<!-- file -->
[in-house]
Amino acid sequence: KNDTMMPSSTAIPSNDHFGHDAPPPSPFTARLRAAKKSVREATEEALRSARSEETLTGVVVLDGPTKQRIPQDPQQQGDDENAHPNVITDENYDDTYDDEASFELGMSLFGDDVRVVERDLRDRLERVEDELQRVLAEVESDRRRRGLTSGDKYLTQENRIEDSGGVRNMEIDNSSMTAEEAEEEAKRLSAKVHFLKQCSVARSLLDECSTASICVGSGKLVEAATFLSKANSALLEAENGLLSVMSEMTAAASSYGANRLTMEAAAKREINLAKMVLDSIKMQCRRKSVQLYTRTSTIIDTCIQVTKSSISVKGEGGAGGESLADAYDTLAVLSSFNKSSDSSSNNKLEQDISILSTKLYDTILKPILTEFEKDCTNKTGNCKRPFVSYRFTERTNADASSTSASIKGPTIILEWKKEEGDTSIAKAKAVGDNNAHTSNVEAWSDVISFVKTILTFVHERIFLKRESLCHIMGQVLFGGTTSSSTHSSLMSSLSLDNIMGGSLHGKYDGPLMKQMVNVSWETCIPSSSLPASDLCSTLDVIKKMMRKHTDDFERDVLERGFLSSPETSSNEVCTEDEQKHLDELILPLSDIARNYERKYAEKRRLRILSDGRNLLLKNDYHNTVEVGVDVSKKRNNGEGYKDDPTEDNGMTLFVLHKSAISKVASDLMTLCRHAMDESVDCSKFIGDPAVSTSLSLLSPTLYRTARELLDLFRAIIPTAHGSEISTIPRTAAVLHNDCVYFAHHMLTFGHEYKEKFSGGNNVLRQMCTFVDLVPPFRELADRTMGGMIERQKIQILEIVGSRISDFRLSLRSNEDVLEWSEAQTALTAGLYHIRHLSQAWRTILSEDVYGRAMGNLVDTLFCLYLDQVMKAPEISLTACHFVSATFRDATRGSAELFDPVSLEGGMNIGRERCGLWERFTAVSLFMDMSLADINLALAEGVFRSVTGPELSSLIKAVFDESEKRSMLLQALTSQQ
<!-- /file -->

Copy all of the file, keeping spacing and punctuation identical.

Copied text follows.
[in-house]
Amino acid sequence: KNDTMMPSSTAIPSNDHFGHDAPPPSPFTARLRAAKKSVREATEEALRSARSEETLTGVVVLDGPTKQRIPQDPQQQGDDENAHPNVITDENYDDTYDDEASFELGMSLFGDDVRVVERDLRDRLERVEDELQRVLAEVESDRRRRGLTSGDKYLTQENRIEDSGGVRNMEIDNSSMTAEEAEEEAKRLSAKVHFLKQCSVARSLLDECSTASICVGSGKLVEAATFLSKANSALLEAENGLLSVMSEMTAAASSYGANRLTMEAAAKREINLAKMVLDSIKMQCRRKSVQLYTRTSTIIDTCIQVTKSSISVKGEGGAGGESLADAYDTLAVLSSFNKSSDSSSNNKLEQDISILSTKLYDTILKPILTEFEKDCTNKTGNCKRPFVSYRFTERTNADASSTSASIKGPTIILEWKKEEGDTSIAKAKAVGDNNAHTSNVEAWSDVISFVKTILTFVHERIFLKRESLCHIMGQVLFGGTTSSSTHSSLMSSLSLDNIMGGSLHGKYDGPLMKQMVNVSWETCIPSSSLPASDLCSTLDVIKKMMRKHTDDFERDVLERGFLSSPETSSNEVCTEDEQKHLDELILPLSDIARNYERKYAEKRRLRILSDGRNLLLKNDYHNTVEVGVDVSKKRNNGEGYKDDPTEDNGMTLFVLHKSAISKVASDLMTLCRHAMDESVDCSKFIGDPAVSTSLSLLSPTLYRTARELLDLFRAIIPTAHGSEISTIPRTAAVLHNDCVYFAHHMLTFGHEYKEKFSGGNNVLRQMCTFVDLVPPFRELADRTMGGMIERQKIQILEIVGSRISDFRLSLRSNEDVLEWSEAQTALTAGLYHIRHLSQAWRTILSEDVYGRAMGNLVDTLFCLYLDQVMKAPEISLTACHFVSATFRDATRGSAELFDPVSLEGGMNIGRERCGLWERFTAVSLFMDMSLADINLALAEGVFRSVTGPELSSLIKAVFDESEKRSMLLQALTSQQ